Nov. 20, 2019
HARRISBURG—A House task force investigating how to better fund transportation infrastructure concluded that shortfalls in funding for transportation improvements is linked, in part, to the spending of Motor License Fund money on non-transportation-related projects.
The task force, headed by Rep, Martina White (R-Philadelphia), was formed to give a comprehensive overview of the status of Pennsylvania’s transportation system and its funding mechanisms. It was created in July 2019 by Majority Leader Bryan Cutler (R-Lancaster), who selected 10 House Republican members based on their experience on the Appropriations and Transportation committees. The members were also chosen because they represent a diverse cross section of the state.
The task force concluded that shortfalls in funding for transportation were widespread.
Specifically, the report cited $4.5 billion diverted to the Pennsylvania State Police from the fund since 2012-13. “As a result of the diversions, only 27% of PennDOT’s projects in 2017 were completed,” the task force reported. “By ending these diversions permanently, transportation priorities could be completed, and new projects could begin.”
“Our review of the state’s transportation infrastructure revealed crumbling roads, failing bridges, aging railcars and buses, along with congested highways and inner-city gridlock,” White said. “Yet, despite legislation, like Act 89 of 2013, to raise funds for transportation, many projects have stalled, and maintenance has been delayed.”
• The gas tax increase passed in 2013 is failing to meet revenue projections due in part to an increase in more fuel-efficient vehicles, like hybrids and electric models. The price of fuel has also remained relatively low contributing to missed revenue projections, while the cost of infrastructure projects has increased at 2.25%, a loss of $100 million in buying power each year.
• Act 44 of 2007
required the Pennsylvania Turnpike Commission to provide PennDOT with $450 million annually for transportation capital needs. This forced the PTC to debt finance these payments leading to additional toll increases for 11 straight years and increased debt, now at $13 billion. They have reduce its rebuilding program by 13% and it cannot consider any potential expansion projects.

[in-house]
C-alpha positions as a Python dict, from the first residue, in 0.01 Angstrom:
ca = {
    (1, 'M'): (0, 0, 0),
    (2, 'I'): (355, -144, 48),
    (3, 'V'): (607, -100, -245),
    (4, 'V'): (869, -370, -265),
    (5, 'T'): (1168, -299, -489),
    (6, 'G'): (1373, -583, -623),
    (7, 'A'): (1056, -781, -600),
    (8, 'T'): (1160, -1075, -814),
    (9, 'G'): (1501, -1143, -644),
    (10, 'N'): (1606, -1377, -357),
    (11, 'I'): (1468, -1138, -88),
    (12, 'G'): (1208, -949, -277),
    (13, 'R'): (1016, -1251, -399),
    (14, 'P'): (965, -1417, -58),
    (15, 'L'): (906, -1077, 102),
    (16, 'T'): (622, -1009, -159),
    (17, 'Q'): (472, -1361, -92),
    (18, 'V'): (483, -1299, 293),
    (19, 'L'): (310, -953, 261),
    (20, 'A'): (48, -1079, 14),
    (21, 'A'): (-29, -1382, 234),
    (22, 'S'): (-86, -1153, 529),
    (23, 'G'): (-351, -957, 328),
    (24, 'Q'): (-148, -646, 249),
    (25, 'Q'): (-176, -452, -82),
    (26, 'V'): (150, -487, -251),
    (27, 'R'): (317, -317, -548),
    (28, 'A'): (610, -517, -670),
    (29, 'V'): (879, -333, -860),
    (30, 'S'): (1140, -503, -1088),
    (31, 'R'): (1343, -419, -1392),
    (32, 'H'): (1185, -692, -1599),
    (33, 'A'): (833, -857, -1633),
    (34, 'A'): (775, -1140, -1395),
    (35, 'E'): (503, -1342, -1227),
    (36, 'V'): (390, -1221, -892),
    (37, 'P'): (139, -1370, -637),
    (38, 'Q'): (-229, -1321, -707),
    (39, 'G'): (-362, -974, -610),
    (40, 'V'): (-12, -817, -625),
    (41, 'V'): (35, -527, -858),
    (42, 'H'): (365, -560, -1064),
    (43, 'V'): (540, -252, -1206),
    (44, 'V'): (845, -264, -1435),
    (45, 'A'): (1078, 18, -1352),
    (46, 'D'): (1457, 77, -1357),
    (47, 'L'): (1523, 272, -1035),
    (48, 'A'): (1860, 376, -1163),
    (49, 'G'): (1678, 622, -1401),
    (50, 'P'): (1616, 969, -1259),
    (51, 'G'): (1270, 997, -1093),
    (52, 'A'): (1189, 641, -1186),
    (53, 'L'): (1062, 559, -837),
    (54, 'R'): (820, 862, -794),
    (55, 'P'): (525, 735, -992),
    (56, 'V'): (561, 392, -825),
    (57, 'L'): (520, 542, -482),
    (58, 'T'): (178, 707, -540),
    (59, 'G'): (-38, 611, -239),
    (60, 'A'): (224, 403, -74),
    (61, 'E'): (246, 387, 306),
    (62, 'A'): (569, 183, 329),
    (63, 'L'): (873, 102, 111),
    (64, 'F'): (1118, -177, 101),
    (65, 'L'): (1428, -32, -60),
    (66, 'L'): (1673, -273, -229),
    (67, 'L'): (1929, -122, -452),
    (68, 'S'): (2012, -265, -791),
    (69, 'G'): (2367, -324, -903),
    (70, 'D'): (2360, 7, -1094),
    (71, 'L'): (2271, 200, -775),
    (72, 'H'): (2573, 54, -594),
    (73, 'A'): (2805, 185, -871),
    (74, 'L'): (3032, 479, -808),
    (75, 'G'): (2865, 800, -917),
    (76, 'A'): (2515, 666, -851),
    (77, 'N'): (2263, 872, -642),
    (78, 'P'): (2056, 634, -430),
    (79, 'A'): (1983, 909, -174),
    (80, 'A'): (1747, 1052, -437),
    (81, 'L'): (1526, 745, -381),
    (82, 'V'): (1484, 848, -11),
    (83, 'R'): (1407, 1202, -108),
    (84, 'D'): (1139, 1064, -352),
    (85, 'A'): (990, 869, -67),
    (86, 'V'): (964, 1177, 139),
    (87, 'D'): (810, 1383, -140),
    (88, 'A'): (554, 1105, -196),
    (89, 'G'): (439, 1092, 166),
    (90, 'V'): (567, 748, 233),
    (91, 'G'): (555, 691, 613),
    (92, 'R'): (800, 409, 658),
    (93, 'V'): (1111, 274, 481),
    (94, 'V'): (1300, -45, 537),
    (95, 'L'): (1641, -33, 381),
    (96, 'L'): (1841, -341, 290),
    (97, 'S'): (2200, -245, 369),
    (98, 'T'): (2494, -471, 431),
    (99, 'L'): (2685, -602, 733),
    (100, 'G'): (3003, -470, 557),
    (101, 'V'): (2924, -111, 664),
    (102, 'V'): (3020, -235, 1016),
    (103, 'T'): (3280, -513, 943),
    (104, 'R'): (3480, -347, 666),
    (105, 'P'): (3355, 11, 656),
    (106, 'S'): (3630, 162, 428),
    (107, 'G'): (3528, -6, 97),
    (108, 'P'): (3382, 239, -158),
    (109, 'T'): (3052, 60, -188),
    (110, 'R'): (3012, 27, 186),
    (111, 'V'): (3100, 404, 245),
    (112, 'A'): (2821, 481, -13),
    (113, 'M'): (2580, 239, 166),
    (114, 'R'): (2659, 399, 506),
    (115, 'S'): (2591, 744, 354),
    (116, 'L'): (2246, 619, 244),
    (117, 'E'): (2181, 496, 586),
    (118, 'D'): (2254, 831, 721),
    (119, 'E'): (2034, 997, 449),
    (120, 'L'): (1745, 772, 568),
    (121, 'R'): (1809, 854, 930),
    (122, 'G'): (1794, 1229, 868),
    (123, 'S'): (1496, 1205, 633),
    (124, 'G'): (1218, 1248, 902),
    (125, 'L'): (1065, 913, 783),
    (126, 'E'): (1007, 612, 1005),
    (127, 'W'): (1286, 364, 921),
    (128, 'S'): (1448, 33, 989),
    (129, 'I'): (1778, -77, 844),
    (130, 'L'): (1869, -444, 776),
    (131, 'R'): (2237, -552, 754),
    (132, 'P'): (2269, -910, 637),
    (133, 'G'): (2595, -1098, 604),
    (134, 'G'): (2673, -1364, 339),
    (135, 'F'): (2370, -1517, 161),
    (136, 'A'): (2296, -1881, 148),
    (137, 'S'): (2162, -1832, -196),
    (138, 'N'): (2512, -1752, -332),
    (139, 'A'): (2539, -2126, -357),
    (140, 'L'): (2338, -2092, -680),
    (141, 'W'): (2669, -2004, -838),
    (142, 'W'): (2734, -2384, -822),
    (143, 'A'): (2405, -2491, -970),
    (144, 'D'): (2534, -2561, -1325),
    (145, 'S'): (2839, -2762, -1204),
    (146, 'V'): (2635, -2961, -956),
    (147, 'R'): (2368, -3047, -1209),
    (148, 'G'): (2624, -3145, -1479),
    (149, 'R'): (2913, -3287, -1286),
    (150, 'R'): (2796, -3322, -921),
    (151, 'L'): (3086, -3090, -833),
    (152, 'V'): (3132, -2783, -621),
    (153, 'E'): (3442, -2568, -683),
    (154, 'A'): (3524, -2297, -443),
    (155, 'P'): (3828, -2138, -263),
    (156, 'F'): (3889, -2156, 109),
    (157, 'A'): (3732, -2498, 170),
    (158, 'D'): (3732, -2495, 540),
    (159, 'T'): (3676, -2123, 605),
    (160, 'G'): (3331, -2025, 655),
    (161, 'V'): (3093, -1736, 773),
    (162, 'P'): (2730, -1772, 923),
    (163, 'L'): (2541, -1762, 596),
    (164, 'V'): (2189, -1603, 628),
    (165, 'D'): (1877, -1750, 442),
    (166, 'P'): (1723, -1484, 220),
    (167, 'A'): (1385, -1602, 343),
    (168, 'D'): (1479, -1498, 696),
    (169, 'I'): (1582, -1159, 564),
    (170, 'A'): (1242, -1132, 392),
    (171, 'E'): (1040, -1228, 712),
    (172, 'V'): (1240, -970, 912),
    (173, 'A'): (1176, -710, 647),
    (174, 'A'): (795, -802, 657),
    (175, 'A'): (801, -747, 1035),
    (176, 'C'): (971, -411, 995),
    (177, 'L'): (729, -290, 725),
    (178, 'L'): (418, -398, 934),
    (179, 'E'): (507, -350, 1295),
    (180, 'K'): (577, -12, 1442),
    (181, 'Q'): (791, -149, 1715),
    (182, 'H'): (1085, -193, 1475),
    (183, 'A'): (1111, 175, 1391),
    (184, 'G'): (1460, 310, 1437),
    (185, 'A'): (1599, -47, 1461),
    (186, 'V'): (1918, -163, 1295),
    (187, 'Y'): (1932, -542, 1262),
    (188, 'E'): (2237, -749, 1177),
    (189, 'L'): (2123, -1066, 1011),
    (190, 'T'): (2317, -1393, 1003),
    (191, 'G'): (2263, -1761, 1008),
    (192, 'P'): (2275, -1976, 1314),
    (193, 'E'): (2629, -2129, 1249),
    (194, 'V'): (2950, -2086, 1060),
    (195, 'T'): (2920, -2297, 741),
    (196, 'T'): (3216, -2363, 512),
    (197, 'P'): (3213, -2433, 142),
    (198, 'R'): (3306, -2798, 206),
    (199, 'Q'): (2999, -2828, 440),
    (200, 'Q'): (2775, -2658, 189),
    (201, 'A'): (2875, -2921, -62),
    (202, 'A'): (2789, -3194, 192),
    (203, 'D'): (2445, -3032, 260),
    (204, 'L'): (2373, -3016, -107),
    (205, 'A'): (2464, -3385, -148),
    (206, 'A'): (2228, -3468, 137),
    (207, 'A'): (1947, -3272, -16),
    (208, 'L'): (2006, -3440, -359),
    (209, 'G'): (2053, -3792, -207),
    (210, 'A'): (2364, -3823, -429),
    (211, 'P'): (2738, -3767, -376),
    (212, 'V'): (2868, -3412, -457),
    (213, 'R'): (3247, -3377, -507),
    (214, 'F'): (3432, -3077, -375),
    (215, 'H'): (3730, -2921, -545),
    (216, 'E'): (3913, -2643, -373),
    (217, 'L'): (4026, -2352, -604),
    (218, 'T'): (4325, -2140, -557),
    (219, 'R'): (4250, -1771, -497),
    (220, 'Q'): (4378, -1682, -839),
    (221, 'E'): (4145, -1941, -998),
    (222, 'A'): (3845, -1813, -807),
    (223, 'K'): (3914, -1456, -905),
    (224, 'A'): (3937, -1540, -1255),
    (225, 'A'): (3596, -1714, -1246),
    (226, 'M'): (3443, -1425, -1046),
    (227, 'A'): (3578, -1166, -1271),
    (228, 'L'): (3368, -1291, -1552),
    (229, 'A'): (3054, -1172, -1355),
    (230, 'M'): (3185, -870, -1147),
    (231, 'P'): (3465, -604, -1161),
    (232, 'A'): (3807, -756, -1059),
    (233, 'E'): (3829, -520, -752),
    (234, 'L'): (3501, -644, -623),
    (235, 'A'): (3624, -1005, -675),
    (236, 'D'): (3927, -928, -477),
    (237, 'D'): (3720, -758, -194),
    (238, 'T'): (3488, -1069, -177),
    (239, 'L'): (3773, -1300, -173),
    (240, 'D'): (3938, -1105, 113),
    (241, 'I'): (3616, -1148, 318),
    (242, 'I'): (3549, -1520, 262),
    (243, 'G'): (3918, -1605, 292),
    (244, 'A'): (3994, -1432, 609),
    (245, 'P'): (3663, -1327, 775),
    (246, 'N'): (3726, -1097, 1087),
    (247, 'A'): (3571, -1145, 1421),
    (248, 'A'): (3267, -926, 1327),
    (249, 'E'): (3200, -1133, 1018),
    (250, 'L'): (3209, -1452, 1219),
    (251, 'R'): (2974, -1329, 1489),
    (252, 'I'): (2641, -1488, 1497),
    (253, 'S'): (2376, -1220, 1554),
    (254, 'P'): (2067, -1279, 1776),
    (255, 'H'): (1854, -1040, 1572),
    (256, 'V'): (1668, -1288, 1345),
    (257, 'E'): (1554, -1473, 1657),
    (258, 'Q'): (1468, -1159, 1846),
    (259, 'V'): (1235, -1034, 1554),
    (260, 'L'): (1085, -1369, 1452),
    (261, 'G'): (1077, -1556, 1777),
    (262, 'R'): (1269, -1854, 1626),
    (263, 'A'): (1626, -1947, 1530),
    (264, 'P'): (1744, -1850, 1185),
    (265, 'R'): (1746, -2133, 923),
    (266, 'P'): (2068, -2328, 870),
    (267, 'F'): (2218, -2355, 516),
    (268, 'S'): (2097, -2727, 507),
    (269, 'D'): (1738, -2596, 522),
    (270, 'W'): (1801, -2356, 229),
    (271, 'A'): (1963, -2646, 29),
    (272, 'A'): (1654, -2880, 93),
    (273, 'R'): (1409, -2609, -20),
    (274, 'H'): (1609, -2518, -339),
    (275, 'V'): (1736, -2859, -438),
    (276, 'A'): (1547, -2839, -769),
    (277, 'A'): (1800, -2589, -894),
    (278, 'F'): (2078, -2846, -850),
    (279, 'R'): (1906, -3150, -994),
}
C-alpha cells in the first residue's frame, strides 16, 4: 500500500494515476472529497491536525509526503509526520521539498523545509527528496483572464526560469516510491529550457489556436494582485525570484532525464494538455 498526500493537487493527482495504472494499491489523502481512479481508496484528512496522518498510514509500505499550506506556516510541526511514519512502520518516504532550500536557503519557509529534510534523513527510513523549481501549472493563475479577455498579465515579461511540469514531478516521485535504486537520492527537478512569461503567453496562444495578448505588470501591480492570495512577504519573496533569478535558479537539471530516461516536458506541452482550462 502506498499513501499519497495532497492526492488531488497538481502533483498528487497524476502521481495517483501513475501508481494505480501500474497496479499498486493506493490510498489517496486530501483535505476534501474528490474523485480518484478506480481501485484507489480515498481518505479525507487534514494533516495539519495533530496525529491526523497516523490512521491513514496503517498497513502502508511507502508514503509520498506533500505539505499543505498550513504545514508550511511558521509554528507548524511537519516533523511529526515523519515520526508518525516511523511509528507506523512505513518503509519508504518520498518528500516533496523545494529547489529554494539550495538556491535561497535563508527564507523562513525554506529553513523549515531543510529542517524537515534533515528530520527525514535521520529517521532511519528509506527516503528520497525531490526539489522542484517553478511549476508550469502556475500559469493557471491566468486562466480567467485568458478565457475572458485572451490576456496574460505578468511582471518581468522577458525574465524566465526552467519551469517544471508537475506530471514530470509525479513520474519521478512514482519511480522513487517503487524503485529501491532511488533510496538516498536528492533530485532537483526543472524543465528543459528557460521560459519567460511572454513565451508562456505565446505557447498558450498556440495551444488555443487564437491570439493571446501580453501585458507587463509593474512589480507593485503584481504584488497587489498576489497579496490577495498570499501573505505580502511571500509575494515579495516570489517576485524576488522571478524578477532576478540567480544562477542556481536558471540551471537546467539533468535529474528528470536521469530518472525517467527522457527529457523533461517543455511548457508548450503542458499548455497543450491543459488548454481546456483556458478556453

• In July 2022, the turnpike’s $450 million annual obligation to PennDOT will drop to $50 million per year until 2057 creating a large funding gap in the General Fund.
• There are approximately 25,000 state-owned bridges in Pennsylvania, of which 23% are considered structurally deficient bridges that are safe to travel across, but at the end of their useful life.
• Pittsburgh and Philadelphia are among the top 10 most congested cities in the U.S. In 2018, the cost of congestion in Pittsburgh was $1,776 per driver and $1.2 billion for the city. Philadelphia’s growing traffic congestion costs bus and car passengers $152 million in annual time and transportation costs.
To improve our transportation infrastructure, the task force called for ending diversions, improving efficiencies, and localization.
Specifically, the task force recommended:
• Expediting the transfer of state police funding to a General Fund obligation. By ending these diversions, transportation priorities would be completed, and new projects could begin.
• Giving counties and regions the ability to consider local solutions. Act 89 authorized local counties to impose a $5 additional vehicle registration fee to fund local transportation projects. Many counties have implemented this fee and are seeking additional options to raise funds locally.
• Consolidating the private sector permitting process for large projects to improve efficiencies to repair hundreds of roads and bridges simultaneously. This would improve project development and allow PennDOT to manage programs rather than individual projects. Expedited permit approval would speed up recommended infrastructure replacement projects.
• Providing PennDOT with the explicit authority it needs to implement the design-build method for certain sized projects, such as those larger than $100 million.
• Updating PennDOT contract standards to account for new technological advancements in the concrete industry. This would yield savings by encouraging competition between asphalt and concrete companies.
“As leaders, it is our responsibility to take action to strengthen the foundation of what moves Pennsylvania forward,” White said. “We may be a diverse state with competing rural and urban interests, but we rely on one another to be competitive nationally and internationally. We are ‘one’ Pennsylvania that shares a vision for a modern transportation infrastructure.”
Read the task force report and see the bills for implementing the report’s recommendations here
Representative Martina White
Pennsylvania House of Representatives
Media Contact: David Foster